...I think that statement pretty much sums my point. You know when you just want the character to not do the ill-advised thing? That.

It's not just the teens either. The adults - including the freaking minister - are just as bad.

There's quite a lot of 'drama' here. Which, teens = drama, so I really don't have a problem with it, but for a lot of people I know that's a deal-breaker.

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Drags in places

Look, parts of this are slow. I really didn't mind at all, but I can see some people getting frustrated with this.

There's not much in terms of plot - it really is character-driven.

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Dudes, supervise your damned kids!!!!

Where was the parental supervision?! Or, like, the trip-leader supervision?!

In Aki's case, her dad is actually one of the supervisors. And he's totally oblivious to pretty much everything.

Seriously: if you are taking a large group of teens to another country, YOU HAVE TO WATCH THEM.

Otherwise, there's sex and drinking everywhere. Even with church kids. #JustSaying

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Other views of this book

I've tried to find some critical reviews which talk about the rep in the book, but don't have some sort of unfair issue with the book - i.e., the reviewers aren't writing from a biphobic, queerphobic, racist, or otherwise bigoted standpoint.

(Doing this was far more difficult than it should have been - dammit reviewers!)

I also excluded reviews which for some reason had a problem with safe sex. Because, no. Just no.

If you have anything, especially if you're an #ownvoices reviewer, please let me know!

So here are some critical reviews I've found:

I don't know the sexuality of any of these reviewers, as they don't identify themselves.


One with many talking points, and a really enjoyable read.

Not for everyone though; so if it sounds like your thing, go for it - but otherwise, you might wanna give it a miss.

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Last updated: 26th November 2019


  1. This looks like a great book! I've definitely heard of it before, and even though it doesn't seem to be perfect, I'm always willing to give an own voices author a chance.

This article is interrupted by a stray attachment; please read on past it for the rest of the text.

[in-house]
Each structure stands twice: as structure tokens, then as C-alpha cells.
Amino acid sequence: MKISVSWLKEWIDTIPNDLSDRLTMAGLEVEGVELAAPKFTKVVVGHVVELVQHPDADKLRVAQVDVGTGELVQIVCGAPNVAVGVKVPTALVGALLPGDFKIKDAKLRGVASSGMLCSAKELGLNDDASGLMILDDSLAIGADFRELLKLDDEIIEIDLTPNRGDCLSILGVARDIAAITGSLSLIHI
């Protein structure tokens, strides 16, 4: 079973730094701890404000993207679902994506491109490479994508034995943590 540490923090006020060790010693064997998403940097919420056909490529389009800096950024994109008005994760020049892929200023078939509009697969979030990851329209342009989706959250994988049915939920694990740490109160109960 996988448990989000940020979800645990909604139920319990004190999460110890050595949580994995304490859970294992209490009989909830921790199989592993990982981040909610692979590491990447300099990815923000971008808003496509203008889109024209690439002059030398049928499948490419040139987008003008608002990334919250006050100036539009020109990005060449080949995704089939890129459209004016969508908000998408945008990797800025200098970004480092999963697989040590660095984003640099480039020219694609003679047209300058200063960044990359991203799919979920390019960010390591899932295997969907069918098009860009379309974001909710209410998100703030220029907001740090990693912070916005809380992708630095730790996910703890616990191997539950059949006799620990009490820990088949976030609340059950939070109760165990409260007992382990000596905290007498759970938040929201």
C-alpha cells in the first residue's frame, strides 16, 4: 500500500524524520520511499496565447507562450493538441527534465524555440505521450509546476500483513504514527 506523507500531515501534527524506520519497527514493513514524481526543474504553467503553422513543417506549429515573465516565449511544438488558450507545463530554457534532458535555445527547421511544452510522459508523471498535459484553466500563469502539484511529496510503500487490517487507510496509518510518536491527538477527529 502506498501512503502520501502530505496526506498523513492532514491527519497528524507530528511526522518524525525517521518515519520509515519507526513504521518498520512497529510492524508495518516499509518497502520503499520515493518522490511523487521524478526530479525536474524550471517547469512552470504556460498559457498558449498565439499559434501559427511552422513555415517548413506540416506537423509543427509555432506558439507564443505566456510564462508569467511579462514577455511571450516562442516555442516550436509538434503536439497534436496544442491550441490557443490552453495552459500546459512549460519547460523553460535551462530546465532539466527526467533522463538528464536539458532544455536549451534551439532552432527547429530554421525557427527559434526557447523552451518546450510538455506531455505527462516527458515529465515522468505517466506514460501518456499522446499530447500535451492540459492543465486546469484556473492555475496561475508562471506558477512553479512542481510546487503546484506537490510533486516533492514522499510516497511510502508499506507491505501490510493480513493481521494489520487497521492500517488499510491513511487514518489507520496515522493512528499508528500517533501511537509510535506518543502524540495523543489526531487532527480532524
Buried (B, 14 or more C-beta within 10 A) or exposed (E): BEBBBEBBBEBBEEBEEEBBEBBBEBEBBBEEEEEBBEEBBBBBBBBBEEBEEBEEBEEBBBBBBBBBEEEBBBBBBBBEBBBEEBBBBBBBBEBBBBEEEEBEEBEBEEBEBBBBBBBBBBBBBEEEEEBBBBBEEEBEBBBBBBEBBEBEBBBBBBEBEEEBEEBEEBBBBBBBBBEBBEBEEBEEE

1. It's technically not #ownvoices as Robin Talley is lesbian, and the MCs of this book are bisexual.

      When it comes to love between girls though, she def. knows what she's talking about! :)

      I think you'd enjoy this one :)

  2. This book sounds great. I always find it hard when i like books with not great diversity rep, but at the end of the day art is art, we all see it differently. Our enjoyment is what's important!
    Tori @ In Tori Lex

    1. I think as long as we discuss things, and don't ignore the issues, then f**k yeah! Life's too short to not enjoy things! :)

  3. I haven't read any of her books, mainly because they don't sound like something I'd enjoy. But, I am slowly trying to incorporate more diversity into my reading. So, mayhaps I'll read her stuff one day (probably not, though, tbh. I get really triggered with sex scenes and stuff, no matter what orientation).
    But, I'm glad you're reviewing her work and are open to boosting bisexual voices in your review. *Thumbs up*

    1. Thanks :)

      And no problem - you read what you feel comfortable with. I'm just happy that there *are* now f/f sex scenes in YA books in this world! Lol.

      *thumbs up back atcha* *cwtches*

  4. I really enjoyed it, and I hope you do too! :) Thanks for your awesome comment :)

  5. hahaha you made me laugh with the adult supervision! Don't you know there is no supervision in YA books [winks] as far as the safe sex... hum... I don't read much romance and when I read it I tend to like it not TMIish ;-P BUT I understand it's important for YA readers to keep that in mind I'm just not YA anymore and I prefer not to read about the "logistics" [winks again]

    1. I think it's extra-important in LGBTQ+ YA - because people just don't get told this stuff!

      There's a scene where Aki goes to an internet café to google it - because there's no other info she has about what to do to keep safe. Sex ed in schools (here at least, and I'm sure in a lot of places,) is centred on allocishet (not queer,) sex - and even then (trying not to get too TMI, but here we go!) they don't explain that with... mouths... you should be using either condoms or dental dams (depending on the parts!) same goes for the... rear end of things! Lol.

  6. This actually sounds like something I'd like. I can cope with a little bit of dragging but I love YA books, especially if they're full of drama. I think I'm missing my teen years haha

    Thank you for joining in #RVHT it's going to have a rest for the next fortnight and then I should return, revamped in two weeks. I'll tweet you!

    1. It's a great book :) Nothing wrong with reading YA as an adult! (Anyone who says different needs a slap! Lol.)

      Thanks v much for putting up with me and my randomness in your awesomeful link-up! :) I'll be happy to re-join you when it comes back :)